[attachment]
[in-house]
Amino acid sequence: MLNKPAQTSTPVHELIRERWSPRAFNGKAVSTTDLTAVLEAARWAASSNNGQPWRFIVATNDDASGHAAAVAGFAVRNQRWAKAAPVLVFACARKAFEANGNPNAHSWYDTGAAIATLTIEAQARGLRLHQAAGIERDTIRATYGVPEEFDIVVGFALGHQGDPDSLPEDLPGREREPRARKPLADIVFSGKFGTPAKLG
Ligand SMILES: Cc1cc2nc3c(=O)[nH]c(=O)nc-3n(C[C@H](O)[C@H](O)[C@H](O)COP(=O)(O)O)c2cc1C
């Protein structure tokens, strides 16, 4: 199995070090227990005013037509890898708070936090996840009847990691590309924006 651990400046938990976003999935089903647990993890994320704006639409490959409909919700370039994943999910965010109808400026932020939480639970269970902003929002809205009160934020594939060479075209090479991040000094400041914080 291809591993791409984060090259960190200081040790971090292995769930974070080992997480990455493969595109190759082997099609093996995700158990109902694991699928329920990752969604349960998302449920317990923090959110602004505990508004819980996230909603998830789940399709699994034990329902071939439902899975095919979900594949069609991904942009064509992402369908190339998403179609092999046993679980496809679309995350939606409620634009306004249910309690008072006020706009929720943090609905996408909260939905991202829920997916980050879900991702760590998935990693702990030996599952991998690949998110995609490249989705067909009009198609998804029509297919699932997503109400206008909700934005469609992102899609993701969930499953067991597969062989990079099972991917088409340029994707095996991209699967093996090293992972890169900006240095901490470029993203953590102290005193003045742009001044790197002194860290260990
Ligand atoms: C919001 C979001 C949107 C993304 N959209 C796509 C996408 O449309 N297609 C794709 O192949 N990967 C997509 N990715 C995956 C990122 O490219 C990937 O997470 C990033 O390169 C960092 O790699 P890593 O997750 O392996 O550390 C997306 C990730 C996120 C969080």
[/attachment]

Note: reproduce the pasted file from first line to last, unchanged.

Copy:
[in-house]
Amino acid sequence: MLNKPAQTSTPVHELIRERWSPRAFNGKAVSTTDLTAVLEAARWAASSNNGQPWRFIVATNDDASGHAAAVAGFAVRNQRWAKAAPVLVFACARKAFEANGNPNAHSWYDTGAAIATLTIEAQARGLRLHQAAGIERDTIRATYGVPEEFDIVVGFALGHQGDPDSLPEDLPGREREPRARKPLADIVFSGKFGTPAKLG
Ligand SMILES: Cc1cc2nc3c(=O)[nH]c(=O)nc-3n(C[C@H](O)[C@H](O)[C@H](O)COP(=O)(O)O)c2cc1C
């Protein structure tokens, strides 16, 4: 199995070090227990005013037509890898708070936090996840009847990691590309924006 651990400046938990976003999935089903647990993890994320704006639409490959409909919700370039994943999910965010109808400026932020939480639970269970902003929002809205009160934020594939060479075209090479991040000094400041914080 291809591993791409984060090259960190200081040790971090292995769930974070080992997480990455493969595109190759082997099609093996995700158990109902694991699928329920990752969604349960998302449920317990923090959110602004505990508004819980996230909603998830789940399709699994034990329902071939439902899975095919979900594949069609991904942009064509992402369908190339998403179609092999046993679980496809679309995350939606409620634009306004249910309690008072006020706009929720943090609905996408909260939905991202829920997916980050879900991702760590998935990693702990030996599952991998690949998110995609490249989705067909009009198609998804029509297919699932997503109400206008909700934005469609992102899609993701969930499953067991597969062989990079099972991917088409340029994707095996991209699967093996090293992972890169900006240095901490470029993203953590102290005193003045742009001044790197002194860290260990
Ligand atoms: C919001 C979001 C949107 C993304 N959209 C796509 C996408 O449309 N297609 C794709 O192949 N990967 C997509 N990715 C995956 C990122 O490219 C990937 O997470 C990033 O390169 C960092 O790699 P890593 O997750 O392996 O550390 C997306 C990730 C996120 C969080």